Submitted by Natalka Roshak on Tue, 2006-05-02 00:23
In 10gR1, Oracle introduced the Scheduler, a new way to schedule jobs to run from within Oracle. The old DBMS_JOB mechanism is still there, but the Scheduler has several advantages over its predecessor. This article will take a quick look at those advantages and discuss transitioning from DBMS_JOB/ DBA_JOBS to the Scheduler. My next article will take a more in-depth look at some of the Scheduler's features.
Submitted by Kevin Meade on Tue, 2006-04-25 19:00
OUTER-JOIN is a very handy feature of SQL. But its value at solving certain classes of SQL query problems aside, it is also one of the most error prone Oracle SQL extensions we can put to use. Even advanced developers can make these mistakes. So let us discuss the error prone nature of this feature, and how to fix it.
Submitted by Thomas B. Cox on Sat, 2006-04-15 14:44
This article discusses the various types of primary keys and list the advantages and disadvantages they provide.
Submitted by Natalka Roshak on Sat, 2006-04-01 18:00
If you've ever gotten a phone call from an annoyed user whose transaction just won't go through, or from a developer who can't understand why her application sessions are blocking each other, you know how useful it can be to identify not just whose lock is doing the blocking, but what object is locked. Even better, you can identify the exact row that a session is waiting to lock.
Submitted by Natalka Roshak on Sun, 2006-03-05 18:00
External Tables let you query data in a flat file as though the file were an Oracle table. In 9i, only read operations were permitted; in 10g, you can also write out data to an external table, although you can't write to an existing table.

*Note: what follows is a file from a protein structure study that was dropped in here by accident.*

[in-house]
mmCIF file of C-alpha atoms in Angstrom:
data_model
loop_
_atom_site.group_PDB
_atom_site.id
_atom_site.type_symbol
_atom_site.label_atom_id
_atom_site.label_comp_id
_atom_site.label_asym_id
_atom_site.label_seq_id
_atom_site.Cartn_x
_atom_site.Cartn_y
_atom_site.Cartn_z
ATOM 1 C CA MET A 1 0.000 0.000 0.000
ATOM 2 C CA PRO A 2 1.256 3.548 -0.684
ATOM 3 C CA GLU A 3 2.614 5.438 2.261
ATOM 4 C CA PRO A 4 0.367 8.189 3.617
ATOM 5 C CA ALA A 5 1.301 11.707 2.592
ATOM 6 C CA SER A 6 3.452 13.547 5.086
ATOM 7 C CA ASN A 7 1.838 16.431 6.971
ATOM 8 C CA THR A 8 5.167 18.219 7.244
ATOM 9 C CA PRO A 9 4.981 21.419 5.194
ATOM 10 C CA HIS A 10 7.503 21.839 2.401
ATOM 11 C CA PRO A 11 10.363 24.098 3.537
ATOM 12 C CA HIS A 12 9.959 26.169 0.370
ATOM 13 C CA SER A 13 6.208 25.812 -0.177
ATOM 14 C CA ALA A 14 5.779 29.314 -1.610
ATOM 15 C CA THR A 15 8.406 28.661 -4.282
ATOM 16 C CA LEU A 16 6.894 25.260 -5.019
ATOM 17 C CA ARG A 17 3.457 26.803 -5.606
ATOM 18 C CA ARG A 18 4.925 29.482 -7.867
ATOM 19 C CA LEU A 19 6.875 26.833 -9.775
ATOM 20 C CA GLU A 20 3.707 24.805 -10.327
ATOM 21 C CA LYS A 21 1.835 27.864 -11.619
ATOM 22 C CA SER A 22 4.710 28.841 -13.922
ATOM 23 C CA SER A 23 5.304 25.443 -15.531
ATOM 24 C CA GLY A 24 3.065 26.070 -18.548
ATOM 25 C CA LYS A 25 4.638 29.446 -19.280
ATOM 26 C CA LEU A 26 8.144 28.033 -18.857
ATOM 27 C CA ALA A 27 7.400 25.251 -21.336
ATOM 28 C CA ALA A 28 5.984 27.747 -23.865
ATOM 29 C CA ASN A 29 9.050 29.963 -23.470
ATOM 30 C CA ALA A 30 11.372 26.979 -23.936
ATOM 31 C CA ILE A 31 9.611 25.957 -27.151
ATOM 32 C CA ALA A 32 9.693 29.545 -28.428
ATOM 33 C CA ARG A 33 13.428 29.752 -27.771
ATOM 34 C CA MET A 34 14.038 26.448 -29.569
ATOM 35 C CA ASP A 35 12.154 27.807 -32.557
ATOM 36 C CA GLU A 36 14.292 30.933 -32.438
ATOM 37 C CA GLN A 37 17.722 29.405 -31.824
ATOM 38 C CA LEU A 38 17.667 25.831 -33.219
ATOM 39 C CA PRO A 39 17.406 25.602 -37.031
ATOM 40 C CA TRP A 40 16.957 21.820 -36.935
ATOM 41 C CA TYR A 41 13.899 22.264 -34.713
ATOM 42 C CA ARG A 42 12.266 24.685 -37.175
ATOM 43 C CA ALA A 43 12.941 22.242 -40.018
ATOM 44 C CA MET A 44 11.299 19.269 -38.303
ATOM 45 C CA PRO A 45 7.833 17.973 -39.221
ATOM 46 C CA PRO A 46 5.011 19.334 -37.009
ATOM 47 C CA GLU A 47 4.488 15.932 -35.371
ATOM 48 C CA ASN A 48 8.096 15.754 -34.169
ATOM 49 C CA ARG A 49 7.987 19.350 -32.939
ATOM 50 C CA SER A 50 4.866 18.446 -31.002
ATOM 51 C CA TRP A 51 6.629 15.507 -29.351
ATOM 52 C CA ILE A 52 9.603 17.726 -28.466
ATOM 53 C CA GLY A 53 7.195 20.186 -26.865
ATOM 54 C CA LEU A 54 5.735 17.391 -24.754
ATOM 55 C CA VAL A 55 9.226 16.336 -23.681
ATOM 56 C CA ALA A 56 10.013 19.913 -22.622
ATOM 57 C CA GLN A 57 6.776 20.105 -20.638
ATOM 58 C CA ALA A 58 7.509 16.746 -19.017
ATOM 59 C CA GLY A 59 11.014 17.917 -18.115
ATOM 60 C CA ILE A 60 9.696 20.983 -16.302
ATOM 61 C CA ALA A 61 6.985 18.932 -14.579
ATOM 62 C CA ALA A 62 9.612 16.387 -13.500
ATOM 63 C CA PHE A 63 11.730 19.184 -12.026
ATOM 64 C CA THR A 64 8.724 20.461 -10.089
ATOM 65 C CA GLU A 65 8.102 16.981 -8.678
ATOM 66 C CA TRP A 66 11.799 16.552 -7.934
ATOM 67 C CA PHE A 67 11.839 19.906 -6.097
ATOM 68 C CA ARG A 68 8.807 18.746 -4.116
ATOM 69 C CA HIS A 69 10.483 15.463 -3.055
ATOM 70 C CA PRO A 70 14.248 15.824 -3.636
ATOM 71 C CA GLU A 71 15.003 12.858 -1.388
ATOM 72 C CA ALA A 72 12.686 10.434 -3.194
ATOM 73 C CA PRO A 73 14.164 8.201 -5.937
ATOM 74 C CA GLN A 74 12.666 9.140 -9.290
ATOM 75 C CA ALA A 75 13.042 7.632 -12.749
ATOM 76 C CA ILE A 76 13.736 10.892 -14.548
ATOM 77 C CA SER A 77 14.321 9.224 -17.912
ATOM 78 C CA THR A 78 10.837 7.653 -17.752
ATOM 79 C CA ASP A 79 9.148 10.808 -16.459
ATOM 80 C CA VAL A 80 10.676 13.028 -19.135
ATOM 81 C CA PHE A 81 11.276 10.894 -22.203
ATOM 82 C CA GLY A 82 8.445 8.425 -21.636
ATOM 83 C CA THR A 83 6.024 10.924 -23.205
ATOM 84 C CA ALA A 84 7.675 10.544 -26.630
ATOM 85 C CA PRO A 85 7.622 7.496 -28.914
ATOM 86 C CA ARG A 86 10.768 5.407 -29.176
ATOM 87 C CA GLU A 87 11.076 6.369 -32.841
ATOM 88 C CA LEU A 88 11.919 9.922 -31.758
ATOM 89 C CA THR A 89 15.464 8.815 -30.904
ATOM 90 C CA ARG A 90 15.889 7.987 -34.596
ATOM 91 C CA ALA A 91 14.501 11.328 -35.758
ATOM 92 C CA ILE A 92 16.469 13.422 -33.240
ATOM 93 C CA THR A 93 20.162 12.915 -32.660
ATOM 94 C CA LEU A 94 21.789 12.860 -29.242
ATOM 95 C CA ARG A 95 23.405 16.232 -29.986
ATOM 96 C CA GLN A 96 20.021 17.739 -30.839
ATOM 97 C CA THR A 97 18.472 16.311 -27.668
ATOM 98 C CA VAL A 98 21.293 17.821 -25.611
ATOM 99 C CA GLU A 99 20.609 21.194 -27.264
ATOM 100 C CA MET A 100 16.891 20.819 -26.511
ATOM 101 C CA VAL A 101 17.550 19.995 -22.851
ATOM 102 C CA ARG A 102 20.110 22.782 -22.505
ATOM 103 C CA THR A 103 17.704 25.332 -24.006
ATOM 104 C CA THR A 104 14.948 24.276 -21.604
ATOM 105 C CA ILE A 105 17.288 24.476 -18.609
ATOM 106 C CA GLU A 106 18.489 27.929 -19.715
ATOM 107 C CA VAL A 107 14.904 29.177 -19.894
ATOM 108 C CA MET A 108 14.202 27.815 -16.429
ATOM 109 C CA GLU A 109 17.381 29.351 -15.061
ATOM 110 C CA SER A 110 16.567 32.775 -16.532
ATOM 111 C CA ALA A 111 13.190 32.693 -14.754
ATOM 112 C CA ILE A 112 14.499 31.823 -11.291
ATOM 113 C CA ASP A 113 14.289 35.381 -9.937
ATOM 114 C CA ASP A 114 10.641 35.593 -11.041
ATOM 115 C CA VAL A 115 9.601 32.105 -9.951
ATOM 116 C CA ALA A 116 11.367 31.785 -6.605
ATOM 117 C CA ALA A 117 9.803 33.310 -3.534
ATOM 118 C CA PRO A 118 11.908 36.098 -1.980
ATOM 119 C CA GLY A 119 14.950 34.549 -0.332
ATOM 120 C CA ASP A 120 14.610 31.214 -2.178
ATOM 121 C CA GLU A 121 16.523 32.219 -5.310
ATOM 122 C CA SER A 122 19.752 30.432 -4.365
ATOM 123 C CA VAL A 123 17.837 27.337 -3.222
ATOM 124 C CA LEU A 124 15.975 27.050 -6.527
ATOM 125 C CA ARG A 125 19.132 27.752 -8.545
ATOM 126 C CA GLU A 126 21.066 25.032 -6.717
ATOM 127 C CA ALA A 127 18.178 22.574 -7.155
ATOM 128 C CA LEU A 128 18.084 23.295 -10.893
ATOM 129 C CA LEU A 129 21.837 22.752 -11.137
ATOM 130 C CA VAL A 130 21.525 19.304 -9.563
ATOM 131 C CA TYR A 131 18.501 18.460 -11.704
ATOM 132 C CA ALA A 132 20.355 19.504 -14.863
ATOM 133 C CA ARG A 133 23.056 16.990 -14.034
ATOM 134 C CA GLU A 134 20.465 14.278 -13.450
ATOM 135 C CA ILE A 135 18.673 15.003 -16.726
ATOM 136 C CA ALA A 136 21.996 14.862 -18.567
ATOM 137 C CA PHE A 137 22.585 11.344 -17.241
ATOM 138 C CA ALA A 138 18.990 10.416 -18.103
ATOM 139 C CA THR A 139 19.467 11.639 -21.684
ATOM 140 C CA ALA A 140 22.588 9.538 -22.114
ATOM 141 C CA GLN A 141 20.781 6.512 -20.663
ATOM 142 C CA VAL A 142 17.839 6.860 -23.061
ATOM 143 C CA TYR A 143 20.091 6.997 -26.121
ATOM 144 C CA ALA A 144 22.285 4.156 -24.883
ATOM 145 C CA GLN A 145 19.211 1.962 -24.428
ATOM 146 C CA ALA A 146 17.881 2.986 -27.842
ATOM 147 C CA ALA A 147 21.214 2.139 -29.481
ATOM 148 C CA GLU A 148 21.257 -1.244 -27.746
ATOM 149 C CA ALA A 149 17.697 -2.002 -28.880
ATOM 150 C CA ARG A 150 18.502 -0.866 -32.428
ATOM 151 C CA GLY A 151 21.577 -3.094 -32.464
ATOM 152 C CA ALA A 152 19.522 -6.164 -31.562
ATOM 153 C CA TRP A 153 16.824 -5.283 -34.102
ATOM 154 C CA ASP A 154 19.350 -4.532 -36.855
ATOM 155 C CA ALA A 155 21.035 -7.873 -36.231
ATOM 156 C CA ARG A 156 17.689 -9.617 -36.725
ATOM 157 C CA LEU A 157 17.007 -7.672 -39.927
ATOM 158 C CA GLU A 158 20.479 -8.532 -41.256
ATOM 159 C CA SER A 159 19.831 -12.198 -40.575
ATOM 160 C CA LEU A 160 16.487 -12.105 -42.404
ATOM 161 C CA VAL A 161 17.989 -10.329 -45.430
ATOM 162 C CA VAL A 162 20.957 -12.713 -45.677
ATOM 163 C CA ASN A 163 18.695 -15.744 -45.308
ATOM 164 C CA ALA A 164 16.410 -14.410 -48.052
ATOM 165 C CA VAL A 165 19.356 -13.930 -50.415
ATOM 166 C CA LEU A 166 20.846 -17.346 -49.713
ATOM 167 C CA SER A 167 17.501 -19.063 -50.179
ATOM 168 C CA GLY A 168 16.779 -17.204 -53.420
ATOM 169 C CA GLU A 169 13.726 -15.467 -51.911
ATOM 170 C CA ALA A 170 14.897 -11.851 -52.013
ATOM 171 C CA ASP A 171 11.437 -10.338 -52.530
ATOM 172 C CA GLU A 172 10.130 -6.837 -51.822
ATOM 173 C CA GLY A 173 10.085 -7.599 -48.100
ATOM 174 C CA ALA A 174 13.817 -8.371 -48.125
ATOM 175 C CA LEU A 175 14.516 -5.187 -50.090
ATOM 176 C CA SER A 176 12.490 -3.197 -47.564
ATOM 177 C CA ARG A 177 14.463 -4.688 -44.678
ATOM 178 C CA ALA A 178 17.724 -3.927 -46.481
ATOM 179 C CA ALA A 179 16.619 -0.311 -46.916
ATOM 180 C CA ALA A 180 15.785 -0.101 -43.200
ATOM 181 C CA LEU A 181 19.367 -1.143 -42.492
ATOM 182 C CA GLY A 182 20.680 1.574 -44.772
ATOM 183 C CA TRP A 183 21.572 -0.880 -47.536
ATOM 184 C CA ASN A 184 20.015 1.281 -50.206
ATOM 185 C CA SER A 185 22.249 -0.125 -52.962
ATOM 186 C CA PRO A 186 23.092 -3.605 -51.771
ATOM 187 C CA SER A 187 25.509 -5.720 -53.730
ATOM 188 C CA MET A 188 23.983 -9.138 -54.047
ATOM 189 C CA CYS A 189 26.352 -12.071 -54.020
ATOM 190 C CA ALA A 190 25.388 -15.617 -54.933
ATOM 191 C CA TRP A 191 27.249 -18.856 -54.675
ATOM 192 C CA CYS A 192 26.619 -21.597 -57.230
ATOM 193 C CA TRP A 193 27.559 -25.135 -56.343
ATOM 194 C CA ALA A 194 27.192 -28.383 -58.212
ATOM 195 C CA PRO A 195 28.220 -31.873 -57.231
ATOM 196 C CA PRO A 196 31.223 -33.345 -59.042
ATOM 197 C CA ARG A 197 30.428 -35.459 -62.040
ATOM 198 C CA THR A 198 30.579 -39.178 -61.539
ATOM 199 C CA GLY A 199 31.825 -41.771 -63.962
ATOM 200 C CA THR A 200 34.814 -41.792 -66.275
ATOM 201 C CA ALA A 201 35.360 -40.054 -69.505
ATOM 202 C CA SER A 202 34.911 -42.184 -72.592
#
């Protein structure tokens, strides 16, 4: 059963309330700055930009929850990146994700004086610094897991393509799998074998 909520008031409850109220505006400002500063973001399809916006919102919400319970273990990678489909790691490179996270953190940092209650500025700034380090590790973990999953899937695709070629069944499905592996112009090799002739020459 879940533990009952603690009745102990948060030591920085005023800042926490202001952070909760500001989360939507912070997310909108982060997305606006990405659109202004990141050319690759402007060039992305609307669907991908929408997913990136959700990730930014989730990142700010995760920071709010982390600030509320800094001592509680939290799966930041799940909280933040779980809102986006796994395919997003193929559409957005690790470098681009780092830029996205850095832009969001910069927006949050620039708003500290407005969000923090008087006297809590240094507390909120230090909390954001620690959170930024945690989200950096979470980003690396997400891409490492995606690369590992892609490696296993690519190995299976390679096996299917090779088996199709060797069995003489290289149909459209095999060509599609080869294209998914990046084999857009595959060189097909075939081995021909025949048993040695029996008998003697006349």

Submitted by Bert Scalzo on Tue, 2006-02-28 07:27
PL/SQL is a great language. It's relatively simple to learn, is well integrated with the Oracle database, and can often be the most efficient way to perform complex or large scale database operations. In fact PL/SQL is so useful, it's difficult to believe that its origin is SQL*Forms -- and that PL/SQL was once was an optional cost add-on to the database. Working with Oracle over the past few decades has come a long way, and PL/SQL had evolved into a mature, robust and highly functional database language.
Submitted by Natalka Roshak on Sun, 2006-02-12 18:00
There have been two high-profile Oracle security flaws in the last few months. The first, which everyone reading this article has probably heard of, is the Voyager worm. The second, which is slightly less well-known, is a very severe security hole that lets anyone with a valid logon to an Oracle database -- including an unprivileged account with nothing but CONNECT privs -- execute arbitrary code as SYS. In this article, I'll look at the two security flaws and outline the steps you need to take to protect your databases from them.
Submitted by Marcin Miller on Wed, 2006-02-01 18:00
Top-n Query is one of the more advanced SQL problems. How does one retrieve N first (or least) rows from a record set? For example, how does one find the top five highest-paid employees in a given department?
Submitted by Natalka Roshak on Sun, 2006-01-15 18:01
10gR1 revamped Oracle clustered database management and features. 10gR2 builds on this success with a long list of improvements and enhancements. Oracle has streamlined the installation process and provided more filesystem options, made some performance and monitoring improvements, and improved manageability with a half-dozen administration enhancements. This article will take a look at the major changes.
Submitted by Ellis Miller on Sat, 2006-01-07 06:39
This article shows how materialized views can be analyzed and optimized to ensure they can be FAST REFRESHed. As tools, the DBMS_MVIEW.explain_mview procedure and the MV_CAPABILITIES_TABLE are used. In this particular case, refresh time was reduced from more than 14 hours to less than 2!